Goddet suggested new attractions, a 100 kilometer (62 mile) team time trial and a motorcycle paced event, along with increased incentives, such as a greatly enhanced prize for "competitiveness" and stiffer penalties, such as annulling all stage specific prizes if the average speed fell below a set minimum.  P.26; italics added.

Jacques Goddet's suggestion bordered on lunacy.  There were a huge number of big name cyclists who had tested positive for the drug stimul, an amphetamine based cocktail in 1977, including Bernard Thevenet, Eddy Merckx, and Freddy Maertens.   The riders were furious, insisting that they were racing under inhuman conditions, and that they were being denied even rudimentary medications they needed to treat their racing injuries.

Prior to the Tour, on the eve of the Giro in Milan, Eddy Merckx had called the racers to an impromptu meeting in which they demanded that the lists of banned substances be revised to distinguish medicines that cause little or no harm from those that are truly dangerous.  The former were to be tolerated and the latter "rigorously forbidden."  P.27.

Marc Jeuniau, a Belgian journalist and Merckx's longtime confidant, called for fewer mountaintop finishes in order to decrease the racers' incentive to use drugs.  "Whatever happened to all those promises to humanize the Tour?  Instead, the organizers have increased the number of mountaintop finishes.  They've shamelessly eliminated the transitional stages and have even hauled the racers from the end of the Alps straight to the foothills of the Pyrenees.  It is difficult, even inconceivable, to be a professional cyclist in 1977 and not resort to taking stimulants." P.27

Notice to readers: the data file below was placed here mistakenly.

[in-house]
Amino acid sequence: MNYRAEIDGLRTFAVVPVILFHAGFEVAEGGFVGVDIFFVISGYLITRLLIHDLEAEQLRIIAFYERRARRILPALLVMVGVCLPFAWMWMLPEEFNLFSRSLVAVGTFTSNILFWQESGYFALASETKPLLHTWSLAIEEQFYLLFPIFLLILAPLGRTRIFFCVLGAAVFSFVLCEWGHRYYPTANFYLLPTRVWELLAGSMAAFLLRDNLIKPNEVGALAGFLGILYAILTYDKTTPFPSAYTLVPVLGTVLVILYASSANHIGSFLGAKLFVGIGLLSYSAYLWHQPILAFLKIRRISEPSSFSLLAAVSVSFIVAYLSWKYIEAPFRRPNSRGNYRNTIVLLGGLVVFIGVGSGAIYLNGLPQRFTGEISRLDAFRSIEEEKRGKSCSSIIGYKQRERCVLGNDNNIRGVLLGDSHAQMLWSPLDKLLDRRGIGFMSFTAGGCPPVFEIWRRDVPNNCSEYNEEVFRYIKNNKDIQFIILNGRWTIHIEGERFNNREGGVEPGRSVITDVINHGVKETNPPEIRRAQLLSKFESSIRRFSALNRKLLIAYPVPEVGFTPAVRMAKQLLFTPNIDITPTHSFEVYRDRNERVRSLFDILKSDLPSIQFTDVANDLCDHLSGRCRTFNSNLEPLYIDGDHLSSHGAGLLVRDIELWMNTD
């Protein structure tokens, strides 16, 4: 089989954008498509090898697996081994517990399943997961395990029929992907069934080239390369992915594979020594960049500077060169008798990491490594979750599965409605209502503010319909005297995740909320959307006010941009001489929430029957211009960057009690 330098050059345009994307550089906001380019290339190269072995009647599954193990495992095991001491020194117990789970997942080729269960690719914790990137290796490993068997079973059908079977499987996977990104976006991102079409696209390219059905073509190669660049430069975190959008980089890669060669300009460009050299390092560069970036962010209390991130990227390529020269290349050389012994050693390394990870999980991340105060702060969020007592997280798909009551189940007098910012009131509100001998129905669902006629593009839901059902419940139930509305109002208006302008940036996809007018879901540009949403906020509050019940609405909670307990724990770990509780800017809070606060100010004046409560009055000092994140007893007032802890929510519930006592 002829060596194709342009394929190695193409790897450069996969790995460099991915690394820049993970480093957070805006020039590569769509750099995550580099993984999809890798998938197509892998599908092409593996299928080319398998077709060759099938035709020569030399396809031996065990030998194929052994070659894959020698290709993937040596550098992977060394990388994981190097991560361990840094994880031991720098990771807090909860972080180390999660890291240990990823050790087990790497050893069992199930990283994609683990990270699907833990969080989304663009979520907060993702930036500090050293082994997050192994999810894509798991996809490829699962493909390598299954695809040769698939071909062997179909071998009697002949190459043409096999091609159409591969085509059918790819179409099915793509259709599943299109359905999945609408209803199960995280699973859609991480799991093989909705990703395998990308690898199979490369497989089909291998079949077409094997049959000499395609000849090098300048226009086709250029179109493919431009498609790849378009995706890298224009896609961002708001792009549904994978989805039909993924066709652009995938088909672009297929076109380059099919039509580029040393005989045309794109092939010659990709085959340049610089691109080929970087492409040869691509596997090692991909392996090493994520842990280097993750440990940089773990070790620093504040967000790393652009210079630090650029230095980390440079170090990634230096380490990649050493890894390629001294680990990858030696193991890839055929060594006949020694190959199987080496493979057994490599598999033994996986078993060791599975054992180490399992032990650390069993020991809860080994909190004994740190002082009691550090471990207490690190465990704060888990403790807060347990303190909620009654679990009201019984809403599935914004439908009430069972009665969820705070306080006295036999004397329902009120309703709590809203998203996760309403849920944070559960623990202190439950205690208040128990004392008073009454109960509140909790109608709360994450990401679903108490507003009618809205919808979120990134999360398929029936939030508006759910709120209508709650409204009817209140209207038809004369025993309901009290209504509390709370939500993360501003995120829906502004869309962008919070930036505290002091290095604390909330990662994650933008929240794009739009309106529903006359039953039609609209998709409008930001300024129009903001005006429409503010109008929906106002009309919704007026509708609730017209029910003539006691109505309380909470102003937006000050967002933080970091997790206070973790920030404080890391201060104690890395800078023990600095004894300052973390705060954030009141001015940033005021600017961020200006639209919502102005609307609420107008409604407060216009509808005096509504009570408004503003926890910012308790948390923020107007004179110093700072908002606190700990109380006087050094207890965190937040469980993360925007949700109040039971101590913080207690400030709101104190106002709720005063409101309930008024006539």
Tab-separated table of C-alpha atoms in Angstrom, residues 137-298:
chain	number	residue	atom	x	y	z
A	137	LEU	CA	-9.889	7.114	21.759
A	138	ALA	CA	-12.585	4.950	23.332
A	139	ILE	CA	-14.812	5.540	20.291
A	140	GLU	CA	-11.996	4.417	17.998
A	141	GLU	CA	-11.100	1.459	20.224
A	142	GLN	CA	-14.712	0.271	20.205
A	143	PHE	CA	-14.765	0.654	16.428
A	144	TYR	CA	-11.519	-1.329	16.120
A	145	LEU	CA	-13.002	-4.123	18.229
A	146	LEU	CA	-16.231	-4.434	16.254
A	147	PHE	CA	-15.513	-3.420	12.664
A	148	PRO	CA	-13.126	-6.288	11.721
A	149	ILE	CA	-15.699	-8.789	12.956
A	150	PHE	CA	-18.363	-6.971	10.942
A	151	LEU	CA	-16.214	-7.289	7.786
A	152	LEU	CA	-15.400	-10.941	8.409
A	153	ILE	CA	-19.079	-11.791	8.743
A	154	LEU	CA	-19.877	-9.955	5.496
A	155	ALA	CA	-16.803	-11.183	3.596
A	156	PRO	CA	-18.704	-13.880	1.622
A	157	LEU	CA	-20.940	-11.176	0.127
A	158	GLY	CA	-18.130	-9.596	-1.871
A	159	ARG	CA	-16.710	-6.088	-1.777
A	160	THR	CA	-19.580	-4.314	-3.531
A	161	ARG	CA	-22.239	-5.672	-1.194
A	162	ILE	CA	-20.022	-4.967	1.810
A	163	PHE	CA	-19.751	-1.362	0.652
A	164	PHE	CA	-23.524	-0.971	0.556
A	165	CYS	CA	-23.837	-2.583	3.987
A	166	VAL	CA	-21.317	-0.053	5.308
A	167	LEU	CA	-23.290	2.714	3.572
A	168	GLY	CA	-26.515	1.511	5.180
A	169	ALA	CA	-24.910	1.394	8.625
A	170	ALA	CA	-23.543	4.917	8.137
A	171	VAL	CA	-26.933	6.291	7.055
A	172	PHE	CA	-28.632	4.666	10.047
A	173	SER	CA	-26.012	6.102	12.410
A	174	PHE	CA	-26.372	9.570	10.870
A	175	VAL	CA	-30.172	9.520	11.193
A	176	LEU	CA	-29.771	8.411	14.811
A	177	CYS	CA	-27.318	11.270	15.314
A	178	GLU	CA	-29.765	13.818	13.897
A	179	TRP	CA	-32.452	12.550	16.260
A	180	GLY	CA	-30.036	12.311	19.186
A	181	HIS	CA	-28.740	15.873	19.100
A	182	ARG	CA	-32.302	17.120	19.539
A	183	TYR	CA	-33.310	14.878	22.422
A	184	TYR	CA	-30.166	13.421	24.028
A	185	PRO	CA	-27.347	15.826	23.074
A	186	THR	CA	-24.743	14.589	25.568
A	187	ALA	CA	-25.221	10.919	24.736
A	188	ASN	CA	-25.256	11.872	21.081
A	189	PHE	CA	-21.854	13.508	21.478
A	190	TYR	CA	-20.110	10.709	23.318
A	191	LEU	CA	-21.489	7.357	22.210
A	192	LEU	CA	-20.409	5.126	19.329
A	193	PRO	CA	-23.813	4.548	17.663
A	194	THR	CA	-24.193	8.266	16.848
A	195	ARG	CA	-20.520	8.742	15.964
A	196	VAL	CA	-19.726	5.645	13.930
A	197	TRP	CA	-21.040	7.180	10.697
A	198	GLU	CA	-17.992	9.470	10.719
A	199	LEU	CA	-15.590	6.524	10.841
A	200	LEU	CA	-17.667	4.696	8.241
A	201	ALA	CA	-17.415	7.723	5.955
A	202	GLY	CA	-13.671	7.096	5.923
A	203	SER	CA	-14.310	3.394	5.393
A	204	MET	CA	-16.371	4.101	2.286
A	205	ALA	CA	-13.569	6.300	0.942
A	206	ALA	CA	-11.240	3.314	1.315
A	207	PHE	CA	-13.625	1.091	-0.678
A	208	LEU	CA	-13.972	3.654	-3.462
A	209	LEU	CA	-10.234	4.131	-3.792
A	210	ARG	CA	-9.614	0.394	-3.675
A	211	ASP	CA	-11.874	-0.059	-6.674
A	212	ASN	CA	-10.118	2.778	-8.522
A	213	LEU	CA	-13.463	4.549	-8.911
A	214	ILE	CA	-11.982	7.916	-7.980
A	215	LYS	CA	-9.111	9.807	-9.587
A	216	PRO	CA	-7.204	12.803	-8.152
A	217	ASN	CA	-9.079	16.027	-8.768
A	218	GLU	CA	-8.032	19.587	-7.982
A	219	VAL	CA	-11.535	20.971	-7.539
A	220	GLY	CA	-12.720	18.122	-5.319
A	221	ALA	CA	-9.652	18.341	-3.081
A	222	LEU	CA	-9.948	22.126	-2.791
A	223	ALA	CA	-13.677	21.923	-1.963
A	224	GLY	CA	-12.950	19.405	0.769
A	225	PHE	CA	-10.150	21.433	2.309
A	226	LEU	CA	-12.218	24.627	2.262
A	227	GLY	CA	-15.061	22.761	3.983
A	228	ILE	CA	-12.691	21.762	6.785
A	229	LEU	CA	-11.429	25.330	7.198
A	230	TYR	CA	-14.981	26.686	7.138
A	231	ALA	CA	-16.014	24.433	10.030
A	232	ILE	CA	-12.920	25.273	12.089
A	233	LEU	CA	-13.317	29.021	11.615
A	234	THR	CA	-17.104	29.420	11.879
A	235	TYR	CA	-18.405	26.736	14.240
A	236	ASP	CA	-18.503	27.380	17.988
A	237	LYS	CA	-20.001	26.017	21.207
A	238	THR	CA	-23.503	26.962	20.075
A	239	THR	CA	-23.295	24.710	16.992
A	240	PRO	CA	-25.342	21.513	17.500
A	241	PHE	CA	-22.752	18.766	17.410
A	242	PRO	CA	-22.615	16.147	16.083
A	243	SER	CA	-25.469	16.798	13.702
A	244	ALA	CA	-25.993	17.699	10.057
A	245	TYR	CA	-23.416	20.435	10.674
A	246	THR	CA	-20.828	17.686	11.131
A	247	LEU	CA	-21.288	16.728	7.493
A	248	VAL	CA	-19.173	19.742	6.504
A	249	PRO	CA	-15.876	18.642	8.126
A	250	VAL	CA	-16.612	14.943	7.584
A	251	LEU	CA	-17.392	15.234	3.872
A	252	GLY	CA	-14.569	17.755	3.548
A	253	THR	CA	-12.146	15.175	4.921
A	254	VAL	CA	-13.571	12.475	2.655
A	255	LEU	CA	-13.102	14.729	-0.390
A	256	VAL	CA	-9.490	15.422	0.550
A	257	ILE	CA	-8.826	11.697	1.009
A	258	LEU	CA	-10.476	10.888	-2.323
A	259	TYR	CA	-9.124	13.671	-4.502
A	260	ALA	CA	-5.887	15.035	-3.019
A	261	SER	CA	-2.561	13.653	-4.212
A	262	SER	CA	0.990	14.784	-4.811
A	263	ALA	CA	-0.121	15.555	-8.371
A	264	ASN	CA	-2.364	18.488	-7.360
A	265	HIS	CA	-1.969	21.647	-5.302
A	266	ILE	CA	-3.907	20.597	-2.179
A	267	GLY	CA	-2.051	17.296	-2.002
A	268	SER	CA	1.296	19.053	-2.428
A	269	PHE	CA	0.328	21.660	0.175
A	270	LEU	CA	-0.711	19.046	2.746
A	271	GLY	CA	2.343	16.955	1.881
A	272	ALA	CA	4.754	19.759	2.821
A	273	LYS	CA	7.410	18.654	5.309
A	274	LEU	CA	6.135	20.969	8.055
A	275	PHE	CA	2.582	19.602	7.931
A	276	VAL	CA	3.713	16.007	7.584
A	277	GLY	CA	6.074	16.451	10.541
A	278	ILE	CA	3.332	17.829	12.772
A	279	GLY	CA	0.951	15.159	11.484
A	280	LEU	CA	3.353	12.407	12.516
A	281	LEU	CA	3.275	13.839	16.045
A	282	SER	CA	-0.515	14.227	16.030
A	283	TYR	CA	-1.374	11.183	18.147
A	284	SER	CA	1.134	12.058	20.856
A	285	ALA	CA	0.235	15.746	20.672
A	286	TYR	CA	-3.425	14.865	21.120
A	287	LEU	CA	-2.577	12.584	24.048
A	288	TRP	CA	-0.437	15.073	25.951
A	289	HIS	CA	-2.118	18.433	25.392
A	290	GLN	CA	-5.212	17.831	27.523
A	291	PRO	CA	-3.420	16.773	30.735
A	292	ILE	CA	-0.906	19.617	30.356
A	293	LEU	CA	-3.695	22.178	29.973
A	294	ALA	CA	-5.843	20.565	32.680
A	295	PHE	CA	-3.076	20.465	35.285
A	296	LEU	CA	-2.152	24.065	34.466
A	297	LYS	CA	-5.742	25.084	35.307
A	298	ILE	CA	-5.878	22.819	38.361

But, in spite of racer pleas for a more rational selection of banned substances, more transitional stages, and rest stages to help the riders recover: here is Jacques Goddet, demanding that the riders ride above a set minimum time or be penalized.  This idiotic logic of increasing the Tour speed would be fully realized in future Tours de France when the tempo set by the riders exceeded what could be reasonably considered physiologically impossible without dope.  The Tour organizers preferred to turn a blind eye to what was happening because the later Tours of the steroid era featured long breakaways that were reeled in at the last moment by the sprinter teams, with the aid of race radio, well orchestrated by the directeur sportif, who timed these exploits with a stopwatch; very exciting, people were wide awake marveling at these spectacles.  And who can forget the look Lance Armstrong gave Jan Ullrich on L' Alpe d' Huez when Lance Armstrong sprinted up the Dutch Mountain at supersonic speed dropping the hapless German like a hot rock?  People were jumping up and down in an excited frenzy over these exploits with admiring expressions of wonder too.  Oui?  But then again there were people who wondered how every year the average speed of the Tour increased, or how Marco Pantani rode so much faster than Bernard Hinault up L' Alpe d' Huez.  Everyone suspected doping: there were too many positive tests during the steroid era from too many top riders, but nobody dropped dead on the hairpin turns of L' Alpe d' Huez like Tommy Simpson did on Mont Ventoux.  So what if your blood was a thick as mud, as long as you did not die on the course, nobody cared enough to intervene.

Dope, Deception, and Detection